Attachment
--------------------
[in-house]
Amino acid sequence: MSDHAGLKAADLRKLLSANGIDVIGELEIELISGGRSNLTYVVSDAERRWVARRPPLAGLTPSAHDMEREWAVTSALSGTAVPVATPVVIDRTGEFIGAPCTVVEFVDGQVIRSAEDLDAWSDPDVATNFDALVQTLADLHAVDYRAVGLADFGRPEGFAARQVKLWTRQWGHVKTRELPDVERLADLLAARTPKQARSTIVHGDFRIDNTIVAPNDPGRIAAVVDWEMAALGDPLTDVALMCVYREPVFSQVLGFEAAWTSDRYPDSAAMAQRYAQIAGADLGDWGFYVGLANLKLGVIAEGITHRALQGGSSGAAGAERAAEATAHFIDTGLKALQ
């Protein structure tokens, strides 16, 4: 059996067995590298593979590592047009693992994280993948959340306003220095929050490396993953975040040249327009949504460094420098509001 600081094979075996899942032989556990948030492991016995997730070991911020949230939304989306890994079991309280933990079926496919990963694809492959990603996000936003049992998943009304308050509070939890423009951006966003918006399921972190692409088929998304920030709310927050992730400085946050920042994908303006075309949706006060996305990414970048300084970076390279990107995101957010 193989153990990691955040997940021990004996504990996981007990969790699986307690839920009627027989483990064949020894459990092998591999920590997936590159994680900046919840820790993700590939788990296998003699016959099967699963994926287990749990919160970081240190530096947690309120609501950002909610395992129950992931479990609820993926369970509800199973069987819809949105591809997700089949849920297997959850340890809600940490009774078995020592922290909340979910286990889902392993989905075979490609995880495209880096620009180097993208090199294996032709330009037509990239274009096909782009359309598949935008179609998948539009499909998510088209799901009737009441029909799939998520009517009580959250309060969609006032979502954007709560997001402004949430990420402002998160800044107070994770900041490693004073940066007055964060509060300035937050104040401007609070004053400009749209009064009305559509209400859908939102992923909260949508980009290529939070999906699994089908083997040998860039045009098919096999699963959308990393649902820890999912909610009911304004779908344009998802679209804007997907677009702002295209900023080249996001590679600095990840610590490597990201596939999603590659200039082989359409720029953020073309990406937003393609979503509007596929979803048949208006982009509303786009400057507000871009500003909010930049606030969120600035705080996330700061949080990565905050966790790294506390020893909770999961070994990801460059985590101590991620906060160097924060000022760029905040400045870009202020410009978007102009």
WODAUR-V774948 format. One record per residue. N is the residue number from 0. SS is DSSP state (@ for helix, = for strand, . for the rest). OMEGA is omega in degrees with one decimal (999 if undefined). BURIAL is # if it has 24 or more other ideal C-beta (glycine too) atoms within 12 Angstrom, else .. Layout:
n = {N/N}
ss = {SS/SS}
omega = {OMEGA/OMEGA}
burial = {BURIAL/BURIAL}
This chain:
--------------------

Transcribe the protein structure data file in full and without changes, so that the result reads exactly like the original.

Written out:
[in-house]
Amino acid sequence: MSDHAGLKAADLRKLLSANGIDVIGELEIELISGGRSNLTYVVSDAERRWVARRPPLAGLTPSAHDMEREWAVTSALSGTAVPVATPVVIDRTGEFIGAPCTVVEFVDGQVIRSAEDLDAWSDPDVATNFDALVQTLADLHAVDYRAVGLADFGRPEGFAARQVKLWTRQWGHVKTRELPDVERLADLLAARTPKQARSTIVHGDFRIDNTIVAPNDPGRIAAVVDWEMAALGDPLTDVALMCVYREPVFSQVLGFEAAWTSDRYPDSAAMAQRYAQIAGADLGDWGFYVGLANLKLGVIAEGITHRALQGGSSGAAGAERAAEATAHFIDTGLKALQ
């Protein structure tokens, strides 16, 4: 059996067995590298593979590592047009693992994280993948959340306003220095929050490396993953975040040249327009949504460094420098509001 600081094979075996899942032989556990948030492991016995997730070991911020949230939304989306890994079991309280933990079926496919990963694809492959990603996000936003049992998943009304308050509070939890423009951006966003918006399921972190692409088929998304920030709310927050992730400085946050920042994908303006075309949706006060996305990414970048300084970076390279990107995101957010 193989153990990691955040997940021990004996504990996981007990969790699986307690839920009627027989483990064949020894459990092998591999920590997936590159994680900046919840820790993700590939788990296998003699016959099967699963994926287990749990919160970081240190530096947690309120609501950002909610395992129950992931479990609820993926369970509800199973069987819809949105591809997700089949849920297997959850340890809600940490009774078995020592922290909340979910286990889902392993989905075979490609995880495209880096620009180097993208090199294996032709330009037509990239274009096909782009359309598949935008179609998948539009499909998510088209799901009737009441029909799939998520009517009580959250309060969609006032979502954007709560997001402004949430990420402002998160800044107070994770900041490693004073940066007055964060509060300035937050104040401007609070004053400009749209009064009305559509209400859908939102992923909260949508980009290529939070999906699994089908083997040998860039045009098919096999699963959308990393649902820890999912909610009911304004779908344009998802679209804007997907677009702002295209900023080249996001590679600095990840610590490597990201596939999603590659200039082989359409720029953020073309990406937003393609979503509007596929979803048949208006982009509303786009400057507000871009500003909010930049606030969120600035705080996330700061949080990565905050966790790294506390020893909770999961070994990801460059985590101590991620906060160097924060000022760029905040400045870009202020410009978007102009």
WODAUR-V774948 format. One record per residue. N is the residue number from 0. SS is DSSP state (@ for helix, = for strand, . for the rest). OMEGA is omega in degrees with one decimal (999 if undefined). BURIAL is # if it has 24 or more other ideal C-beta (glycine too) atoms within 12 Angstrom, else .. Layout:
n = {N/N}
ss = {SS/SS}
omega = {OMEGA/OMEGA}
burial = {BURIAL/BURIAL}
This chain: